Alarm bells are ringing for the CHP
When you compare the total votes of the Republican People’s Party (CHP) nationwide with the 2011 general elections and the last local elections, at the first glance you may have the impression that the main opposition party has maintained its position.
When we consider the city council votes in 51 provinces and the district councils in 30 metropolises which are each, to a great extent, a criterion for political party distribution, the CHP gained a total of 11,481,000 votes on March 30. This corresponds to 25.58 percent of the votes. These are unofficial figures.
The CHP had won 11,122,000 nationwide in general elections in 2011, which corresponds to 25.98 percent of the votes. When you compare, there is about 360,000 more votes.
However, this does not particularly mean a real rise. When you consider that during the three years in between, the number of voters in Turkey has risen from 50,237,000 to 52,710,000, in other words, there is an addition of 2,473,000 voters; then, in this case, you should conclude the CHP actually went back a little bit. The reason for this is while the voters’ pie was growing, the rate of increase in the CHP’s votes has been behind the increase in total votes. When viewed from this angle, the CHP’s votes have dropped 0.4 percent in reality.
Out of the total of 81 provinces of Turkey, in 68 provinces the CHP’s votes have declined compared to 2011 general elections. Only in 13 provinces has the CHP been able to increase its votes compared to the 2011 elections. The three big cities lie in this category.
When election results are examined according to regions, there are some interesting clues. For example, in Thrace, in the three cities of the region, namely Edirne, Tekirdağ and Kırklareli, there has been a decline. The losses here in average vary between 7 to 9 percent. For example, in the border province of Edirne, the rate of the votes of the CHP was 51.68 percent in 2011. In 2014, this rate declined to 42.65 percent. It is possible to say that these votes mostly went to the Nationalist Movement Party (MHP).
When the Marmara Region is reviewed, as a general observation we can say the CHP has maintained its power in this region to a great extent. There are slight declines in five provinces and increases in three provinces, which balance each other out.
In the Mediterranean, five out of six provinces have recorded a decline. The fall rates are all considerable, being 4.5 percent in Adana, 3.5 percent in Mersin, 2.4 percent in Hatay. In the Aegean Region, six out of eight provinces have fallen. The decline rate is mostly 2 to 3 points, but in Manisa, it goes up to 7 percent.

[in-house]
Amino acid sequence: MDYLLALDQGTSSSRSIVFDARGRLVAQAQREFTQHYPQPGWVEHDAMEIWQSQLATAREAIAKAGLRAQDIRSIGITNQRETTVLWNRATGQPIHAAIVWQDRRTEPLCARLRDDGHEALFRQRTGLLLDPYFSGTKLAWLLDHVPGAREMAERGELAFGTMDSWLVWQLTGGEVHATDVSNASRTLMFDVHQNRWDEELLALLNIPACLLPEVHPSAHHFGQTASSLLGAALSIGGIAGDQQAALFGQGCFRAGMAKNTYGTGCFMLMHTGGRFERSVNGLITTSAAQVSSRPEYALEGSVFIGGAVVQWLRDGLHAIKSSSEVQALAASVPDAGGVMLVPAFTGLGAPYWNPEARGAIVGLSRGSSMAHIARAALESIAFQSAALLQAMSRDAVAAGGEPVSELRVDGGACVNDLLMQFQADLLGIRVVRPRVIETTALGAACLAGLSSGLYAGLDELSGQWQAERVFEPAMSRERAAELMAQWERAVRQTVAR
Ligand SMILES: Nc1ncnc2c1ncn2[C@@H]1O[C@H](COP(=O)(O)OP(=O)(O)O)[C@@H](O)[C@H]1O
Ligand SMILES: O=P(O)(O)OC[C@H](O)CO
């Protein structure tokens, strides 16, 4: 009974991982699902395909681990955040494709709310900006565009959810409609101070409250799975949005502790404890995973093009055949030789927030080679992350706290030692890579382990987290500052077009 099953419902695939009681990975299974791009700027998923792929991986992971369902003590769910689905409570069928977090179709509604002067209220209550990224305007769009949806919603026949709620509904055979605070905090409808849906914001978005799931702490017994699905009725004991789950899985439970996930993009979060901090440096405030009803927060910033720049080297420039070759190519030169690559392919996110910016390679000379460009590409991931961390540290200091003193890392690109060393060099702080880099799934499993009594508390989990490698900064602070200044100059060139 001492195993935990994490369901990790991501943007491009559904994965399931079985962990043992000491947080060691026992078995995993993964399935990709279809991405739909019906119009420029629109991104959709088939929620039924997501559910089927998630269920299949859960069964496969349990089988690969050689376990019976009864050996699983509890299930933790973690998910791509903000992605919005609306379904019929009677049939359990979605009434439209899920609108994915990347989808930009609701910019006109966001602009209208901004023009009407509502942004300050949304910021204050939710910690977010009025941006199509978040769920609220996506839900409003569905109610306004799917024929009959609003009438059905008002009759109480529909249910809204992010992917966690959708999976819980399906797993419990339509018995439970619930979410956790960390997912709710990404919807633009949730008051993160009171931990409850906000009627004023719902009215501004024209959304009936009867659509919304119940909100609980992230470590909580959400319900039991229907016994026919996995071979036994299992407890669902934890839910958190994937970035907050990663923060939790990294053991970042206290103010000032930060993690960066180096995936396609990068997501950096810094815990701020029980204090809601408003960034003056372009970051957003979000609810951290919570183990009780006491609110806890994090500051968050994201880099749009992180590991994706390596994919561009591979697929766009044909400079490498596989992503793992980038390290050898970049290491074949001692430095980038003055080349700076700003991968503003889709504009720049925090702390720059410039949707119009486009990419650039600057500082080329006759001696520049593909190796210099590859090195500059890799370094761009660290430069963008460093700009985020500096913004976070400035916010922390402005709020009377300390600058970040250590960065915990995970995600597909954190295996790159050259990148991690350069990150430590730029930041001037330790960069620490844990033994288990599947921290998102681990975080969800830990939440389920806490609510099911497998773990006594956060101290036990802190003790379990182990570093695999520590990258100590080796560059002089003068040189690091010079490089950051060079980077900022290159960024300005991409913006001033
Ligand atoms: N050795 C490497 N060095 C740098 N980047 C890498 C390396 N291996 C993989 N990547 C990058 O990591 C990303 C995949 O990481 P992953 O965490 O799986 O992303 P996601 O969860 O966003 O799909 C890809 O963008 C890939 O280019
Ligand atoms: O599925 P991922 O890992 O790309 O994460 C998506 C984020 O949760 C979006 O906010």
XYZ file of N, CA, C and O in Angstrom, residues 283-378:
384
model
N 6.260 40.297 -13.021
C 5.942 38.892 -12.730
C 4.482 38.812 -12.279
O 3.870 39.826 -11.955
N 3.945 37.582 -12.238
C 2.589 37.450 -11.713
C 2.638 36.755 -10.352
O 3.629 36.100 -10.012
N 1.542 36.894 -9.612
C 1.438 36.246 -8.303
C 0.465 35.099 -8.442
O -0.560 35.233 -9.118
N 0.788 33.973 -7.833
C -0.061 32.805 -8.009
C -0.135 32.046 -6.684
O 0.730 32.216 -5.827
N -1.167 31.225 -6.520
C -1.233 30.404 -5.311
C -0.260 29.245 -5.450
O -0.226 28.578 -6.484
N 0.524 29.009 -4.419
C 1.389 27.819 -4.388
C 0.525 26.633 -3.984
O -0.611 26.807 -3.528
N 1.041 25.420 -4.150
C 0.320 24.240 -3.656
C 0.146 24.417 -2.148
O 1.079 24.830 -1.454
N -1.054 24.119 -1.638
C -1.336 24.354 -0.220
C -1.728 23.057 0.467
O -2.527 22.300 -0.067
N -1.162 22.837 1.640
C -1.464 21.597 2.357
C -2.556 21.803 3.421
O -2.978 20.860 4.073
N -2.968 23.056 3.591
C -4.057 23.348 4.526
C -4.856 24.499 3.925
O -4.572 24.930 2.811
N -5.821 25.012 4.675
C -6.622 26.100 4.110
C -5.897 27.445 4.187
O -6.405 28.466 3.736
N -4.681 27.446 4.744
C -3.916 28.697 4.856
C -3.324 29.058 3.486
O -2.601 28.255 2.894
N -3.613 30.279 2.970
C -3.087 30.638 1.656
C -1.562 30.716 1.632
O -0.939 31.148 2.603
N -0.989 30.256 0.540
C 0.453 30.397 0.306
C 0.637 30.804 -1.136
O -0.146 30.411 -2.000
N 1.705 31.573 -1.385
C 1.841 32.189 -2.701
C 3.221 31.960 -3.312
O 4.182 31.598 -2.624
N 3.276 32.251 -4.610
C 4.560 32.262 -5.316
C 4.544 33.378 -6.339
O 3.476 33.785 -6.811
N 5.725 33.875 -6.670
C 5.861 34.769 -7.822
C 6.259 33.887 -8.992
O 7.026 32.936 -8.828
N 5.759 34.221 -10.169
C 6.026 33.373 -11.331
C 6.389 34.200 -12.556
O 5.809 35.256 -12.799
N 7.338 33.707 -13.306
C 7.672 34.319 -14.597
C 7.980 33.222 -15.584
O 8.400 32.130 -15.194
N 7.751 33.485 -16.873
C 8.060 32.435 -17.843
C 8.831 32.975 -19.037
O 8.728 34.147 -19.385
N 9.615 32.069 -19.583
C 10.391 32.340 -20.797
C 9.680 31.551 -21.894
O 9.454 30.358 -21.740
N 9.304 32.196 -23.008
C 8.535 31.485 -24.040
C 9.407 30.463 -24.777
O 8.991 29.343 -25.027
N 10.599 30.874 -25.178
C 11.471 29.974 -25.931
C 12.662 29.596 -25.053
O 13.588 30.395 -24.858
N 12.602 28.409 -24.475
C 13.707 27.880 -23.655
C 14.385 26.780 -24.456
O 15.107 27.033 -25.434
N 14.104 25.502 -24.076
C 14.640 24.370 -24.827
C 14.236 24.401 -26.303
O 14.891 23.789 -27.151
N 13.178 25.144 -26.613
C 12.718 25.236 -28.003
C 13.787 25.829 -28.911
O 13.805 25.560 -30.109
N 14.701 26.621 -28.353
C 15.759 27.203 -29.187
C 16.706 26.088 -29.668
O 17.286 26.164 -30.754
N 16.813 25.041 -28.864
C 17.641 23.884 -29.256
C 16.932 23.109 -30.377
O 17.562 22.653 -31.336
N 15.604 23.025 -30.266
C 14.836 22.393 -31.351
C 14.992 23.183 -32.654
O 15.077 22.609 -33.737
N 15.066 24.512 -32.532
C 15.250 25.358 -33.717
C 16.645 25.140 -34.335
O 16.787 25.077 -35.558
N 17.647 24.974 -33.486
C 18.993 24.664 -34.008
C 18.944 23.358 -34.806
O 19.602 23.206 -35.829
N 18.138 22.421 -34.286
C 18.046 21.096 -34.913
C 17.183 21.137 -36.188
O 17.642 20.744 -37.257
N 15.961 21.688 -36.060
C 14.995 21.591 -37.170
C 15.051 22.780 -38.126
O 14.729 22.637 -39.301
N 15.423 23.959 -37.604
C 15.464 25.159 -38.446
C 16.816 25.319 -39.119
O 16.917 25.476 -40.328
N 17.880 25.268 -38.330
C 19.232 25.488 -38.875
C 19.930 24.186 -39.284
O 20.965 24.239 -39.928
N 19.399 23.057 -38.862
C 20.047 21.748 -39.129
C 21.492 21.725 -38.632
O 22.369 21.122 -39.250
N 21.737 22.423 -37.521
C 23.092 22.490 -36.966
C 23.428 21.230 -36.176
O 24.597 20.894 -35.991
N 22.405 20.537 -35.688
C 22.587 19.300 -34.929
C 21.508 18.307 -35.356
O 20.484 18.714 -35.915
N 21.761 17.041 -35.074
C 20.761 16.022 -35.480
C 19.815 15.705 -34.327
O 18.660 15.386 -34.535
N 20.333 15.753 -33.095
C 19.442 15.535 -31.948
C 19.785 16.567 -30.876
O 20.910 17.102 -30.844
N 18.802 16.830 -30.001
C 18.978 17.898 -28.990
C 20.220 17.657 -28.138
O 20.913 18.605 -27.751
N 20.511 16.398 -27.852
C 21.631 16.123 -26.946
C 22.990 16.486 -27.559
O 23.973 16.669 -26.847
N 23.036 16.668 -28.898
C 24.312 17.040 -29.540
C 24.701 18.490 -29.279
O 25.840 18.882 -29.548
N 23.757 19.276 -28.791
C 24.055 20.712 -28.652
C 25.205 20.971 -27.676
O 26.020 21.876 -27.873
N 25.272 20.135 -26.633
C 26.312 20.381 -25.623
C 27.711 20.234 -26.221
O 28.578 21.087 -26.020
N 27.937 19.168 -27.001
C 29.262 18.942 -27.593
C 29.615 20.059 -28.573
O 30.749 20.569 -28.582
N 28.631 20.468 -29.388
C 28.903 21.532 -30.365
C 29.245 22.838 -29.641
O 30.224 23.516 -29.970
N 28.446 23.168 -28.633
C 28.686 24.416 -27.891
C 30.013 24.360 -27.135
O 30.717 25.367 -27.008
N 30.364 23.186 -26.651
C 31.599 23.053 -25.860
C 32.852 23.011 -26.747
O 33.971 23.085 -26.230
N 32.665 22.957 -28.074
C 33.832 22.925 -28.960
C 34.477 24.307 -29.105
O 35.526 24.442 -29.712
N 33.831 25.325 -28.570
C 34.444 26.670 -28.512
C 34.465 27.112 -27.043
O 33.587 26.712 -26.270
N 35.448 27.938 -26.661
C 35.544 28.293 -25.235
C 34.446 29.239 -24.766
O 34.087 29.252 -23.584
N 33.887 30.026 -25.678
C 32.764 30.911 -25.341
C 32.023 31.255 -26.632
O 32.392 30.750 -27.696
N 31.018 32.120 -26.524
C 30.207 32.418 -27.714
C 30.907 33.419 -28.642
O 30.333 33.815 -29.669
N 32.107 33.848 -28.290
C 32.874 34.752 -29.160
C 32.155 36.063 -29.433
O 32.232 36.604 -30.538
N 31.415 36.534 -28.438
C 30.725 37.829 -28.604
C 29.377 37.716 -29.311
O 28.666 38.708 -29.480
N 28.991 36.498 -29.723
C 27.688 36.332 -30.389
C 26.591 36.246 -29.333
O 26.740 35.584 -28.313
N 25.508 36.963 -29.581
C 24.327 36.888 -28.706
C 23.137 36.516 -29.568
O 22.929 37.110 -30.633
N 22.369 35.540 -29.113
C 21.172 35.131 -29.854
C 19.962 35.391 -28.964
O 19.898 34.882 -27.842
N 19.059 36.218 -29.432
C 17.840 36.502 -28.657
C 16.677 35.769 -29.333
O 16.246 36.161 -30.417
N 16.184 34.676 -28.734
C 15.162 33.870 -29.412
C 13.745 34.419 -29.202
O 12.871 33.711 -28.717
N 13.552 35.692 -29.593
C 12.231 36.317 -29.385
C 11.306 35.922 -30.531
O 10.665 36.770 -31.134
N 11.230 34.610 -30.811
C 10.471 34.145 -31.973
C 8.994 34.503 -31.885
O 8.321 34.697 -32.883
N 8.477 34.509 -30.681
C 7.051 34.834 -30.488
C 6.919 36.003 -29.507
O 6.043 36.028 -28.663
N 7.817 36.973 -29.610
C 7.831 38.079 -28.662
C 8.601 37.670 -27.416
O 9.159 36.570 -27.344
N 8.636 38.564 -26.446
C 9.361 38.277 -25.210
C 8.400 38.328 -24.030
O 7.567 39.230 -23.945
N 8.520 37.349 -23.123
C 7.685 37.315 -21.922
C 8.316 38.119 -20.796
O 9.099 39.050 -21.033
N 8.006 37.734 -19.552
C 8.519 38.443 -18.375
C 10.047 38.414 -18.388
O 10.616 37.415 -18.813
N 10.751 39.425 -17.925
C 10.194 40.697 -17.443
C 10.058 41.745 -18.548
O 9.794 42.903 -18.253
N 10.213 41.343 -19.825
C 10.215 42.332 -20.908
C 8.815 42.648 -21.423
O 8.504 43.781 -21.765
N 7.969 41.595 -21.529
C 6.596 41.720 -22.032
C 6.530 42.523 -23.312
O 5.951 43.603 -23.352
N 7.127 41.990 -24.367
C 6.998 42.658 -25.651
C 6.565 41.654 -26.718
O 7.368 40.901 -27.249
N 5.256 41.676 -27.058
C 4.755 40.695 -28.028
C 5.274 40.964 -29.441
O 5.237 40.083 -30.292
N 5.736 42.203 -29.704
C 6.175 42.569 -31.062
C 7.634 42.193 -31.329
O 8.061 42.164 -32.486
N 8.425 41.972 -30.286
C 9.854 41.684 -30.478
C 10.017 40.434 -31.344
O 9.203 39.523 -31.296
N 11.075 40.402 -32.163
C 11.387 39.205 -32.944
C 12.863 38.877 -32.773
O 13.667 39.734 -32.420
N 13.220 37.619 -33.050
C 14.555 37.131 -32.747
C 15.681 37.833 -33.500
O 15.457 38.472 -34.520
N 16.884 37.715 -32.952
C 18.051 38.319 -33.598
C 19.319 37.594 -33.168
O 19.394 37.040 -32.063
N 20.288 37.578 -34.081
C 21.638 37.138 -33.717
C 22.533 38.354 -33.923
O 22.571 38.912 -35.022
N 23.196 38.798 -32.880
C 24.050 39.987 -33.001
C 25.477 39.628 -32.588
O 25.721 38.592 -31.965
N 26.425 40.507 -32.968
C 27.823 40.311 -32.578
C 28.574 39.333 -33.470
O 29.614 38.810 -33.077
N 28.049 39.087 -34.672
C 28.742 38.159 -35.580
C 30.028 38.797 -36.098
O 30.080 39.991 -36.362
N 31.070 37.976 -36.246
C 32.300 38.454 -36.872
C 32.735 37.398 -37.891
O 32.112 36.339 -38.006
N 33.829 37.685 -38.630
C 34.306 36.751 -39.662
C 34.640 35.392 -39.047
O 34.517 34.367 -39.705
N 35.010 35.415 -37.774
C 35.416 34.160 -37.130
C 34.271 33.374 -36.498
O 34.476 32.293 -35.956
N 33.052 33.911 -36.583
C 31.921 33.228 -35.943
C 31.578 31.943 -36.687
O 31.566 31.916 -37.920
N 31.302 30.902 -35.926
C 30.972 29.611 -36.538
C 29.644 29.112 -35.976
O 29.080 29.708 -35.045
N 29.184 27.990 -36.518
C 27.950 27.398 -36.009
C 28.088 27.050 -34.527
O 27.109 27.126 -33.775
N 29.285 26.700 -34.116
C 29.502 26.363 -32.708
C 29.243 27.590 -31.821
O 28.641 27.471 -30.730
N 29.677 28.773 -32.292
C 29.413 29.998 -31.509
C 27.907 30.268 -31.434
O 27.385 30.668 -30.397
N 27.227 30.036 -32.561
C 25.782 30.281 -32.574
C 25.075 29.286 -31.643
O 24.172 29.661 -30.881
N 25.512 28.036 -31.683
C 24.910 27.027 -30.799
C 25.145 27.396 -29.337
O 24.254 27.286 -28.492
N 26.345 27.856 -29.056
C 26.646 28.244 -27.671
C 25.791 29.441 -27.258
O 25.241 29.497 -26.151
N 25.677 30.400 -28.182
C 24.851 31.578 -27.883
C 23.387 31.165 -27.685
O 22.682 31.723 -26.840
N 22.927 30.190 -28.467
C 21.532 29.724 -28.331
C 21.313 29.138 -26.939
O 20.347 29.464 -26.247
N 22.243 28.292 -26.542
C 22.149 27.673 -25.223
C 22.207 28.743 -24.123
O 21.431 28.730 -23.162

In the Black Sea coast, in the west, the CHP has declined in all of the six provinces, in the east, in five of the six provinces. In this region, the fall rates of 9.1 in Bartın, 6 in Sinop, 5.6 in Samsun, 2.6 in Trabzon and 4.9 in Rize are notable.
In the Central and East Anatolia regions, except for limited exceptions, there is a general decline. The CHP has been in a weak position for a long time in Central Anatolia, but the last elections have deepened this trend. For example, the CHP had been around 10 percent in those provinces, whereas it dropped even below this level in last elections. Votes for the CHP fell to 9.5 percent from 15.1 percent in Kırıkkale, from 10.9 to 7.4 in Yozgat and in Çankırı from 6 percent to 3.5 percent.
It is no different in East Anatolia. For example, in Erzincan, where the CHP was able to win one parliamentary seat, there is a drop from 30.2 percent to 25.1 percent. Meanwhile, in Erzurum, an important center in East Anatolia, CHP’s district council votes have gone down to 3 percent.
When we come to the southeast, we see that in the region where the Kurdish population is dominant, where the Peace and Democracy Party (BDP) has the main role, the CHP’s vote rates are generally around 1 to 2 percent; however, in four provinces (Hakkari, Şırnak, Van and Ağrı) it went below 1 percent.
As a result, we can say that in much of the geography of Turkey, the CHP is displaying trends of remarkable “shrinking.” If this contraction inclination were restricted to a limited number of provinces, then it would have been explained by local election dynamics, but the extensity of the shrinking points to the existence of a very serious problem.